A couple can decide to get divorced for many reasons, including cheating, abuse, separation, or one or both of them just deciding that the marriage no longer works for them. During the divorce process parties often want to get their opportunity to tell what their spouse did to cause the marriage to come to an end. While it is important for divorcing parties to have an opportunity to state their peace during the divorce proceeding starting with what they allege on the divorce complaint, in practice it is rare that any specific reason is given for the breakdown of the marriage, and parties opt to just claim that the marriage has broken down irretrievably.
There are nine fault ground that can be alleged in your divorce complaint. I won’t list them all here. The important thing to know is that when these grounds are alleged in the complaint, each element of the ground(s) has to be proven to the court’s satisfaction before the dissolution of marriage can be granted. If you allege adultery for instance and you cannot prove all of the elements of adultery then there is a chance your divorce won’t be granted.
There is one other ground for divorce which is Irretrievable Breakdown. This is also known as the No-Fault ground, because you are not stating a specific reason or blaming one party for the breakdown of the marriage. It is a much simpler way to allege a cause for the breakdown over the previous nine fault grounds because it is much easier to prove. For this reason a dissolution is rarely denied alleging the no fault ground of irretrievable breakdown. Testimony of either party is sufficient to support a dissolution based on irretrievable breakdown. It only requires one party to assert irretrievable breakdown. The other party does not have to agree, and the other party can even believe that the marriage has not broken down, and can still be hoping for reconciliation, and the marriage can still be dissolved on one party’s allegation that the marriage has broken down irretrievably. In an uncontested divorce, parties will usually agree that the marriage has broken down irretrievably.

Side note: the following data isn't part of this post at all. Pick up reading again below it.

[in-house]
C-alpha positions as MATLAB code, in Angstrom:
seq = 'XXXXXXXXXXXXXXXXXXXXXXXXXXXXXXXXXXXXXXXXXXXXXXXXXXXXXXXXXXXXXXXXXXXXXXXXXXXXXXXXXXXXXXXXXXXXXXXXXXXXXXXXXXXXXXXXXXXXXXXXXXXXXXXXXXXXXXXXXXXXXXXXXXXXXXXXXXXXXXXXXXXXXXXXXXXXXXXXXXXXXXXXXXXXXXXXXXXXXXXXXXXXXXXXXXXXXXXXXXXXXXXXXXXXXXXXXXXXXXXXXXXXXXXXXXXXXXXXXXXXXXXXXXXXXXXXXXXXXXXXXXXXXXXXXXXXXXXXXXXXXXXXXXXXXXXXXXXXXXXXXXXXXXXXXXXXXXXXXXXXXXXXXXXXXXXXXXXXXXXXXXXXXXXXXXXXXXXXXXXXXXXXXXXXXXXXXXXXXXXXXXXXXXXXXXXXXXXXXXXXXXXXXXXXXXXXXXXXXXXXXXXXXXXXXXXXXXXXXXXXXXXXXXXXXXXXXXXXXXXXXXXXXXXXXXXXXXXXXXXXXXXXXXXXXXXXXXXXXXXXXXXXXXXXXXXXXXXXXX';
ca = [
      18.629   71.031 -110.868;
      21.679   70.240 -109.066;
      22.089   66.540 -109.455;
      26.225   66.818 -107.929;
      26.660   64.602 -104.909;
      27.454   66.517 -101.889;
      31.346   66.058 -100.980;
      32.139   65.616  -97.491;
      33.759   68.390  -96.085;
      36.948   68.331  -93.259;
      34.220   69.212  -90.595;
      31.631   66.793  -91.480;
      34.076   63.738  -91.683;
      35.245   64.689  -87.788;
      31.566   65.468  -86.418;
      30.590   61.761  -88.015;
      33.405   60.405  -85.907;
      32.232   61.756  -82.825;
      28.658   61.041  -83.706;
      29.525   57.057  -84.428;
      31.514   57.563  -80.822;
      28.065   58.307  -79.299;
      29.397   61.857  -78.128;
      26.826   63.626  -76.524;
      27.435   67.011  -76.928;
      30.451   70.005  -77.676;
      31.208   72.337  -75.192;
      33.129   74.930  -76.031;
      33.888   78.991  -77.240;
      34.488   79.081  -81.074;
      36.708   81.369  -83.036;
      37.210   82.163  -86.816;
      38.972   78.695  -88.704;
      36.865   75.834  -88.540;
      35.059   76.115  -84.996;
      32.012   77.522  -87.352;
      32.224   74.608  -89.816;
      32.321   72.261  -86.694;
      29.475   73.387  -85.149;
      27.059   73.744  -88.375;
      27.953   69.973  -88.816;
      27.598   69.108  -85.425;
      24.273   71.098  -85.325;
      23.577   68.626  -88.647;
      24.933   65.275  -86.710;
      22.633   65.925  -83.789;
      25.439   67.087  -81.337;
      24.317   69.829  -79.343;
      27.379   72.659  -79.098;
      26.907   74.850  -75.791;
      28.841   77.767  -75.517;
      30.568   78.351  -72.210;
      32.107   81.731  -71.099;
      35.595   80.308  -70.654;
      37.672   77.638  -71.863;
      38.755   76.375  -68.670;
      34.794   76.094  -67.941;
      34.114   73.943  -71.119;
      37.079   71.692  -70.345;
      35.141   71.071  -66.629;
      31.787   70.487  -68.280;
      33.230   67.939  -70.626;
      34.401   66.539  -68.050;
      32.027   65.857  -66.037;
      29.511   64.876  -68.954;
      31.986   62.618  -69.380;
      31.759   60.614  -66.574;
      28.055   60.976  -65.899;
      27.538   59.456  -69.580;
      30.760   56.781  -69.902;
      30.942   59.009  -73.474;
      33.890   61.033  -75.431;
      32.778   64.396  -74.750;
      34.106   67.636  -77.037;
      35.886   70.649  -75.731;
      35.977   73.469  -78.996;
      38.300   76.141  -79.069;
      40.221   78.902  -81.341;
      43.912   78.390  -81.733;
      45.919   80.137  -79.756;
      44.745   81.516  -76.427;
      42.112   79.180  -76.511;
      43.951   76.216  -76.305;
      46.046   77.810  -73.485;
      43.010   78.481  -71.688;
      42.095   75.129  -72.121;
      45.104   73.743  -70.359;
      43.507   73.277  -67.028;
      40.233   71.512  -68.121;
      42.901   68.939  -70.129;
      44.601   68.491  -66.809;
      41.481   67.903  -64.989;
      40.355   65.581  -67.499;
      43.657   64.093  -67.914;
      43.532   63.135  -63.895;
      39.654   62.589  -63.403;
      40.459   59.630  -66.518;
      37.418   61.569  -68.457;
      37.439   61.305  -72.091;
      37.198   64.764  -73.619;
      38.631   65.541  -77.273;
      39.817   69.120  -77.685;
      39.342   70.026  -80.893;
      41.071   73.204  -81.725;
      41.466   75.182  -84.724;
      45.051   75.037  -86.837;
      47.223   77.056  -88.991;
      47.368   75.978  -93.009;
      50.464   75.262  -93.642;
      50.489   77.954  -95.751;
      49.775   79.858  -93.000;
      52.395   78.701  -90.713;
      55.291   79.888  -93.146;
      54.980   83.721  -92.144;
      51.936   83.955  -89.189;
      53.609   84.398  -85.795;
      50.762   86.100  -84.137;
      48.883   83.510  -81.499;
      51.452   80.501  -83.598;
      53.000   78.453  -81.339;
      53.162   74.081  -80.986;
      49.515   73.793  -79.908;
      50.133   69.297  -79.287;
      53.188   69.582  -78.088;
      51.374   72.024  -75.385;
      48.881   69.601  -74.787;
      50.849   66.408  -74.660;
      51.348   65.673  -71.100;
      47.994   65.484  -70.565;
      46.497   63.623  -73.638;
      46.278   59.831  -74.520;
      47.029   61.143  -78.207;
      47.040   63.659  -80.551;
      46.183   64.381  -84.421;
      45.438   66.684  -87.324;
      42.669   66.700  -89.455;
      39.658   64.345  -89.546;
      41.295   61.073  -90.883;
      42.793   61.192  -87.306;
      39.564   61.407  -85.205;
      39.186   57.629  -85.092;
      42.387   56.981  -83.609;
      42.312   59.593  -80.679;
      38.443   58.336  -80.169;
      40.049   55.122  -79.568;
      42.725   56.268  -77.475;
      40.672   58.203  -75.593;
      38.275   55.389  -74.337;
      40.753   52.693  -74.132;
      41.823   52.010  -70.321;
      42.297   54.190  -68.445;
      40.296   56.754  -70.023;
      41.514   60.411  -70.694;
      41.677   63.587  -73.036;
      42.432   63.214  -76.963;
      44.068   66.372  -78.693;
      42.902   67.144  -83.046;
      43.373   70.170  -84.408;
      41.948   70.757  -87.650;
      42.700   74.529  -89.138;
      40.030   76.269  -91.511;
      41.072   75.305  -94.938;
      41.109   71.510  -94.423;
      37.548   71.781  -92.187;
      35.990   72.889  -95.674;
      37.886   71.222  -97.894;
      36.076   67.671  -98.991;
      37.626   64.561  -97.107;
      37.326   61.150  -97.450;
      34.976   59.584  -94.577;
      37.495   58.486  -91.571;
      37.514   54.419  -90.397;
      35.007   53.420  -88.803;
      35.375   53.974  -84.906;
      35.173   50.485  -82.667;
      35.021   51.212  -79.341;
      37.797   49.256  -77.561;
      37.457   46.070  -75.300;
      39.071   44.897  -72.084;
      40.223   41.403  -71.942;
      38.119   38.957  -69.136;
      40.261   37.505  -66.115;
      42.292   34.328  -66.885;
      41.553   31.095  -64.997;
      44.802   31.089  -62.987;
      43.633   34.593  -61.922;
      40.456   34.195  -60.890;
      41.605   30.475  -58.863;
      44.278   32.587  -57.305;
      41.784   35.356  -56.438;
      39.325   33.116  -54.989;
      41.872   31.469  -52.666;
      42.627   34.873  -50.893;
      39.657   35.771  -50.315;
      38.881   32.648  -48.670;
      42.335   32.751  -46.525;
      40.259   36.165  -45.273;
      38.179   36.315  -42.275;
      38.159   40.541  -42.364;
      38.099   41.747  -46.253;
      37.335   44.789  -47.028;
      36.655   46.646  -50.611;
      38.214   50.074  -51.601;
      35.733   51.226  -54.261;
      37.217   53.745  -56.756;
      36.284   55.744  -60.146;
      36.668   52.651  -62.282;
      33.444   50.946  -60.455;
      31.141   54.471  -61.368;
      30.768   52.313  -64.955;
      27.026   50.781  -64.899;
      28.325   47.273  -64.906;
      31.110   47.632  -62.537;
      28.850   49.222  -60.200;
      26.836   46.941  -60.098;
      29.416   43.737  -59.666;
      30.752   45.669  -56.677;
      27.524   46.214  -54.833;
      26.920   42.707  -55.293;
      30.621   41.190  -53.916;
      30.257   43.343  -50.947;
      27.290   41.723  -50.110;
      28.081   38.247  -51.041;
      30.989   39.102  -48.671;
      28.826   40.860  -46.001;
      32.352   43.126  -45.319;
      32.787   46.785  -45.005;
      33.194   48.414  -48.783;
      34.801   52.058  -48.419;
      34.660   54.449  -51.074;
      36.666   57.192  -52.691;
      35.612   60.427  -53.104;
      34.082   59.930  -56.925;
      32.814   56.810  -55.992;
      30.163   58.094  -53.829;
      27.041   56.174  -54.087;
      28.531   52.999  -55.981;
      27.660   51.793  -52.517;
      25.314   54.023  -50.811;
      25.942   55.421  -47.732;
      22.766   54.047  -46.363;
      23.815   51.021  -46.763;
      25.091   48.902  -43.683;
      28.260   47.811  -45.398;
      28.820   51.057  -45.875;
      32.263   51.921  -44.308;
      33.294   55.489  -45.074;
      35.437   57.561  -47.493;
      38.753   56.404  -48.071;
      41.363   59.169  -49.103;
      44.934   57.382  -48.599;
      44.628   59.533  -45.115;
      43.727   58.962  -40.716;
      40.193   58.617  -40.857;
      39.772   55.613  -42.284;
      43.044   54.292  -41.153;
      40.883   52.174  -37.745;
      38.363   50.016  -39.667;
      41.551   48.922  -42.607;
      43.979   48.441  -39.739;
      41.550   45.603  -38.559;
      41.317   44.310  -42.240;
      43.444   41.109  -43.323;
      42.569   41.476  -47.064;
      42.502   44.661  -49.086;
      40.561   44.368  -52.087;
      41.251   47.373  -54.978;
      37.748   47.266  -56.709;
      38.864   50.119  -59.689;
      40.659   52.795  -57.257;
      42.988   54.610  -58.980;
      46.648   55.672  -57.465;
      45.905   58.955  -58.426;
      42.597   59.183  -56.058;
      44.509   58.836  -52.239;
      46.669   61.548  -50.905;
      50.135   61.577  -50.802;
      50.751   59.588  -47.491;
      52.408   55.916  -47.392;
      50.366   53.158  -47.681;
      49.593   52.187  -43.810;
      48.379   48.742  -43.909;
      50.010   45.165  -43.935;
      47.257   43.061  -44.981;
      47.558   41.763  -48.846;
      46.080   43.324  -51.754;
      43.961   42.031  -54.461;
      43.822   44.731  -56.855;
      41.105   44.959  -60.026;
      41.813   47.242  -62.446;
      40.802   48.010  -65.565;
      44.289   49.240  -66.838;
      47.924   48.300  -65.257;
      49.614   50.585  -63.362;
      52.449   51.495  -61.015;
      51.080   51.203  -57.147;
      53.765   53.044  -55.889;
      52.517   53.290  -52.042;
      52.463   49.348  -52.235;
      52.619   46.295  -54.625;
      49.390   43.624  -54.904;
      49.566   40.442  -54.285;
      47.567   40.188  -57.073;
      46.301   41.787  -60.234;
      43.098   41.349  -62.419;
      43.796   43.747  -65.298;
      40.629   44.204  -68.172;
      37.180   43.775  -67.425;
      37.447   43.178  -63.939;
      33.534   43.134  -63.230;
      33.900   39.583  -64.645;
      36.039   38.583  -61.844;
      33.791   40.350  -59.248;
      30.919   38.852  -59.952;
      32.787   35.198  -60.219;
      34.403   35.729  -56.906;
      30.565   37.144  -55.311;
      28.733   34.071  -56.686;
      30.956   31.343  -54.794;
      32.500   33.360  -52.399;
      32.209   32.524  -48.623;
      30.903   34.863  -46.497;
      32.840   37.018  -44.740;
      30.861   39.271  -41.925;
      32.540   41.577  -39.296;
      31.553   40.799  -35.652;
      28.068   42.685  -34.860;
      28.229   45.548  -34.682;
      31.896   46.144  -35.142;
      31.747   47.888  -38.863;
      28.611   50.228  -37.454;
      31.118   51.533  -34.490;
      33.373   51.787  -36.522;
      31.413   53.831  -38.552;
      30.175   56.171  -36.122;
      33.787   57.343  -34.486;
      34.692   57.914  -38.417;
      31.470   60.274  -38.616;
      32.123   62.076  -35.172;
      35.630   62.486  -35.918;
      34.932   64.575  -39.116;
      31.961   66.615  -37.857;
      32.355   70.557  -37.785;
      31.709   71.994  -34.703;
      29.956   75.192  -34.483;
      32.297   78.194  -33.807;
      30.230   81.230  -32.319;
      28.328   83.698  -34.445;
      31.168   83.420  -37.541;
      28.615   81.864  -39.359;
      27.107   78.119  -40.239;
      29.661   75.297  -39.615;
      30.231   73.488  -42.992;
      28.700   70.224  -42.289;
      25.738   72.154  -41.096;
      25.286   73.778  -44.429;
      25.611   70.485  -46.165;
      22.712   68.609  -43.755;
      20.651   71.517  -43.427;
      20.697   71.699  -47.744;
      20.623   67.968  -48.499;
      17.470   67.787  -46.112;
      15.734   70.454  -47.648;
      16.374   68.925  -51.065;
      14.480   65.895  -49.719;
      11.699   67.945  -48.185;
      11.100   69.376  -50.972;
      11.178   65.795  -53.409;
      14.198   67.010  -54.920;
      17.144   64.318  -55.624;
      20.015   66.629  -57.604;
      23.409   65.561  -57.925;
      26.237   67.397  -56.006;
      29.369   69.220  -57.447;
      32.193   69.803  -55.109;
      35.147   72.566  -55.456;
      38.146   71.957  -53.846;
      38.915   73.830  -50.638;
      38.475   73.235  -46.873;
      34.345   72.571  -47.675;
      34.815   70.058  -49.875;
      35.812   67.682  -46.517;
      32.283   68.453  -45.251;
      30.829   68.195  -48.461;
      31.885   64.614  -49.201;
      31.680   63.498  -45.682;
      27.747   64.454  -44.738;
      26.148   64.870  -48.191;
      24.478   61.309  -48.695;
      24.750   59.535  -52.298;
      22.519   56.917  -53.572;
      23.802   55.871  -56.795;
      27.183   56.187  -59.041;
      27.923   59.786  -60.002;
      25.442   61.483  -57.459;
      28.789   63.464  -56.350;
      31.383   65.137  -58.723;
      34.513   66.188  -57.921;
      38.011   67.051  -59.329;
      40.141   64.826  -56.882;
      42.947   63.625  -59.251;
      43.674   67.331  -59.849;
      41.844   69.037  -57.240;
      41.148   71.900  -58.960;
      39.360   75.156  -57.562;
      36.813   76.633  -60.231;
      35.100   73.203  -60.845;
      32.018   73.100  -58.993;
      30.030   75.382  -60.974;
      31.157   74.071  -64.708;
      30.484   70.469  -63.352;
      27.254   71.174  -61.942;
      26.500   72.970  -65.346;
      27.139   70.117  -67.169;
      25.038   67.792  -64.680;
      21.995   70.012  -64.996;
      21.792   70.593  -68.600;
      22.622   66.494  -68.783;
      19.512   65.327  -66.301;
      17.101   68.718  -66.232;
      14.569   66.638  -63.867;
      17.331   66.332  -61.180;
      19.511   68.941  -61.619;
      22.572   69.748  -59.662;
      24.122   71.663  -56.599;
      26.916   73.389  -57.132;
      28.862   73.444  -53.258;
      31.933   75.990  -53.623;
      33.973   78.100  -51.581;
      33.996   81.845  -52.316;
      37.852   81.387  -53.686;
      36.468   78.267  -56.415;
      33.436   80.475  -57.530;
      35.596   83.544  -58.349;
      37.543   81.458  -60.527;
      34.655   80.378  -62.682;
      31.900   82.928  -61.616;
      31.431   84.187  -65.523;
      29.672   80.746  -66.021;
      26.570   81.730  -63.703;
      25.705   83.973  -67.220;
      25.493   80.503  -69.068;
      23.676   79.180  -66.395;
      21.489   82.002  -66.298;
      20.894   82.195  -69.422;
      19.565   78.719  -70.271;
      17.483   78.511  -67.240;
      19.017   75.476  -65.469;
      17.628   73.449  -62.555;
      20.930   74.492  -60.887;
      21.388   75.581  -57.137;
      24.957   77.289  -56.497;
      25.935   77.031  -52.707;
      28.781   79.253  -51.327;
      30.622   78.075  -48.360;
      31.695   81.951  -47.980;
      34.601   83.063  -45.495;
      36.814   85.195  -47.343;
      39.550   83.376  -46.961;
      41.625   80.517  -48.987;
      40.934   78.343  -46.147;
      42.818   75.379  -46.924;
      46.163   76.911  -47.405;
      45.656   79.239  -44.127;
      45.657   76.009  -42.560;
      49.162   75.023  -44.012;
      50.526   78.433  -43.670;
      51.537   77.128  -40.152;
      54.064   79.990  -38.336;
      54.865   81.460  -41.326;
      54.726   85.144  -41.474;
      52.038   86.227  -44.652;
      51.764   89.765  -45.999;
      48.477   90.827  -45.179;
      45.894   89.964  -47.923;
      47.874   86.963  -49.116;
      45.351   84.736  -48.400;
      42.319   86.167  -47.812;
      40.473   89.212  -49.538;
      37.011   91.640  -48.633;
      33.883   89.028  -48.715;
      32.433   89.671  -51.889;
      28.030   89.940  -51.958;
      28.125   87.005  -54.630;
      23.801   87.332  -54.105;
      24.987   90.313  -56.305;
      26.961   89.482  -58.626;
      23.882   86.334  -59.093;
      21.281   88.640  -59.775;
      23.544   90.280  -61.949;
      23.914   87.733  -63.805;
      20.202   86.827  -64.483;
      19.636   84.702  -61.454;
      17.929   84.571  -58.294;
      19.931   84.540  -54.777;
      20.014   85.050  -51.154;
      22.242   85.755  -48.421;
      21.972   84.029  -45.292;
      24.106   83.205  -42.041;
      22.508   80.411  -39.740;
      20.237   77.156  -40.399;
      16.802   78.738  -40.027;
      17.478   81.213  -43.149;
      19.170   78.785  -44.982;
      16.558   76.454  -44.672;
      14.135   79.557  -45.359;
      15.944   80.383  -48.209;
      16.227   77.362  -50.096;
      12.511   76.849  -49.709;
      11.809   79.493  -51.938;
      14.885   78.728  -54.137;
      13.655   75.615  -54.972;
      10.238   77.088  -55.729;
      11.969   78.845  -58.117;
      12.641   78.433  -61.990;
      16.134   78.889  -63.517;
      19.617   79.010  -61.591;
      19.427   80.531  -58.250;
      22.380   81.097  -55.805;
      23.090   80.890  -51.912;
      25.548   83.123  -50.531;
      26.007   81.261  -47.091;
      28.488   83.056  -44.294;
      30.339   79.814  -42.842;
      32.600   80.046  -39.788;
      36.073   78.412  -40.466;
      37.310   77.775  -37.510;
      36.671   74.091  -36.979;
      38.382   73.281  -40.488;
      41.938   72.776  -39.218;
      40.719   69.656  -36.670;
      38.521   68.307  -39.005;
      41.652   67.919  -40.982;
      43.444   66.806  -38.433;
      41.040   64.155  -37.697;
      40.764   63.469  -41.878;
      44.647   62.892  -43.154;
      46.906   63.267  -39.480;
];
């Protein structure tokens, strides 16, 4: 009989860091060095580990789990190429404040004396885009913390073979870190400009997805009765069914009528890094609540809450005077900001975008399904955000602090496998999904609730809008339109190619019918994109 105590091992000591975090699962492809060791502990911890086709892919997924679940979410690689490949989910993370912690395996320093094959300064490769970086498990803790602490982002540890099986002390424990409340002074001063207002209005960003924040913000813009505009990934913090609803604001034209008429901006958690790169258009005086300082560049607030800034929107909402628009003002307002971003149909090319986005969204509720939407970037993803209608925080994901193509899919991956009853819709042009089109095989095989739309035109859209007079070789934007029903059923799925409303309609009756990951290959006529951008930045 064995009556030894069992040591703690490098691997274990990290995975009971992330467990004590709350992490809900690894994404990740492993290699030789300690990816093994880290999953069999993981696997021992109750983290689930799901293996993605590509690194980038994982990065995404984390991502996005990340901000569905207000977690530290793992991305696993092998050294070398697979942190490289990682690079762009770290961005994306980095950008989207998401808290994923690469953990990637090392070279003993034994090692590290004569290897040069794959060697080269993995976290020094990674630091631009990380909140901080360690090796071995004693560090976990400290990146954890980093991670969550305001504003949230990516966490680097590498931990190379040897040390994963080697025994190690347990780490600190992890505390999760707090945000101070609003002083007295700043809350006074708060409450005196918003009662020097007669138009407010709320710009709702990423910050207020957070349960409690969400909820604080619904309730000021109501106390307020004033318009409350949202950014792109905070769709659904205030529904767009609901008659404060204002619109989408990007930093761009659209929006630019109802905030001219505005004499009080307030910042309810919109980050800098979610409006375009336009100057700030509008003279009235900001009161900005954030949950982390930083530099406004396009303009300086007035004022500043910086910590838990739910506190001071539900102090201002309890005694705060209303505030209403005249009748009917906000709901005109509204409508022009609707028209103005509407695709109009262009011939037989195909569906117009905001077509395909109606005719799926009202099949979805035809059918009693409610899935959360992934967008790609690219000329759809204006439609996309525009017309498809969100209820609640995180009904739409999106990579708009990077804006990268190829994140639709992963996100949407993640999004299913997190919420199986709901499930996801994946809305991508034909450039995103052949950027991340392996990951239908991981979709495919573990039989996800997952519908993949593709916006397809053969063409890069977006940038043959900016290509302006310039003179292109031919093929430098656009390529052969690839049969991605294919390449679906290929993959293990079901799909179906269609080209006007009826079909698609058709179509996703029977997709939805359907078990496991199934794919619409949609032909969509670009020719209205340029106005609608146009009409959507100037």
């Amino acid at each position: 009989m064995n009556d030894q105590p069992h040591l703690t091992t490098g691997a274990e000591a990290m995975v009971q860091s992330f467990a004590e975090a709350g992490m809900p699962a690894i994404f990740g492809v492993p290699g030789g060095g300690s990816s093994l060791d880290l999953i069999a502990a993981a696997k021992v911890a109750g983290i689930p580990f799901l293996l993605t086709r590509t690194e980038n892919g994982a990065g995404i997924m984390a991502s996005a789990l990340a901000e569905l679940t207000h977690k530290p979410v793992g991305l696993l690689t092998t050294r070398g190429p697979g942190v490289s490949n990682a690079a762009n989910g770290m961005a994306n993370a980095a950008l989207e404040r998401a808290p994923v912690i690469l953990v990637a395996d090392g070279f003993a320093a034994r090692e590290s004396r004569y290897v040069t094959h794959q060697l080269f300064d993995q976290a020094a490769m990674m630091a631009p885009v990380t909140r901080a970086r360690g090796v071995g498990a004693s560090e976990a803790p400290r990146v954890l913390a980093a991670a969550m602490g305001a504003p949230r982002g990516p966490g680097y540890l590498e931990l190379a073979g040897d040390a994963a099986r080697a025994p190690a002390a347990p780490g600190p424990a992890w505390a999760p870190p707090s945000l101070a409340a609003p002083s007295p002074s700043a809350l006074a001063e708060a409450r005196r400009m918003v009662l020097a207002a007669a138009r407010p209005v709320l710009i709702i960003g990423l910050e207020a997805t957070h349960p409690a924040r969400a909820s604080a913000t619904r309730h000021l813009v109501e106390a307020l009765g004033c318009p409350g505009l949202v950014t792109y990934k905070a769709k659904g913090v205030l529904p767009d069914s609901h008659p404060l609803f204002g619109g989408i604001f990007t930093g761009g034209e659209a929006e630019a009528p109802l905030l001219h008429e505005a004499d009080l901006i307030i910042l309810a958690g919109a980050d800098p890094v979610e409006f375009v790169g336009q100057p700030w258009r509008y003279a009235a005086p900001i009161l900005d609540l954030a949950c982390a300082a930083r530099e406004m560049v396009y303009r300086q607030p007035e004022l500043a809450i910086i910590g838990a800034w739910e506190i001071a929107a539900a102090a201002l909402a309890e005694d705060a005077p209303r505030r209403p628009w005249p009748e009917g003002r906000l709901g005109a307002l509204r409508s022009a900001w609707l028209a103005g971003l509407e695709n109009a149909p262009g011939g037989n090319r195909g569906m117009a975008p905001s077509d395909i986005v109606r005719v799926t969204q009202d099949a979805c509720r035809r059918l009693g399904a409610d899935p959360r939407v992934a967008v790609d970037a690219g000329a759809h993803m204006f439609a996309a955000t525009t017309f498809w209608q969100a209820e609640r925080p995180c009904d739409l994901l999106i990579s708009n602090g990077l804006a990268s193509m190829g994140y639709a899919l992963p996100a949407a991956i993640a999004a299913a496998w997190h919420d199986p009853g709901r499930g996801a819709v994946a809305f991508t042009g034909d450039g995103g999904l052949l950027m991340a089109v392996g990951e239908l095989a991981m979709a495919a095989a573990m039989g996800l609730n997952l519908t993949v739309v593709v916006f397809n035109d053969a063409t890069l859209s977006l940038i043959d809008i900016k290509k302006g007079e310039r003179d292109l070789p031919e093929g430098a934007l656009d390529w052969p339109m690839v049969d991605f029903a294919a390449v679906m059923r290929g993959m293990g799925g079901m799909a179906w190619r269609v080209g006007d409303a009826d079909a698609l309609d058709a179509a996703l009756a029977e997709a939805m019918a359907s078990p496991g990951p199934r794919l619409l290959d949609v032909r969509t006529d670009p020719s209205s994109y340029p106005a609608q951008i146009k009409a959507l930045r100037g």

If you insist on alleging a fault ground in your complaint then the best practice is to also allege the no fault ground as well. This way if you are unsuccessful proving the elements of the fault ground, the court can still grant the dissolution based on the no fault ground that you also alleged. In practice, fault grounds are rarely alleged when a complaint is prepared by an attorney, but that does not mean that the causes of a marriage’s breakdown are totally irrelevant. The court can also consider fault when making property and alimony orders. If the fault alleged was the cause of the breakdown of the marriage, then fault is a statutory factory that must be considered in making alimony and property orders, even if the divorce is being brought alleging a no fault ground.
As important as what occurred, is when it occurred. Generally allegation that would be considered causes for the breakdown that happen after the marriage has broken down are not considered, and are irrelevant. At the least, the date of the complaint is the last date that is considered as the date the marriage broke down, because they parties allege as part of the complaint that the marriage has broken down.
At the Law Office of N. Gladstone Brown we not only prepare you for the divorce hearing by helping you resolve your disputes, and preparing all documentation needed, but we also help you understand what to expect before, and at the final hearing, and prepare you for your life post divorce. Visit our website at gladstonelegal.net or give us a call so we can help you find a better way to get through your divorce, or for any of your family law needs.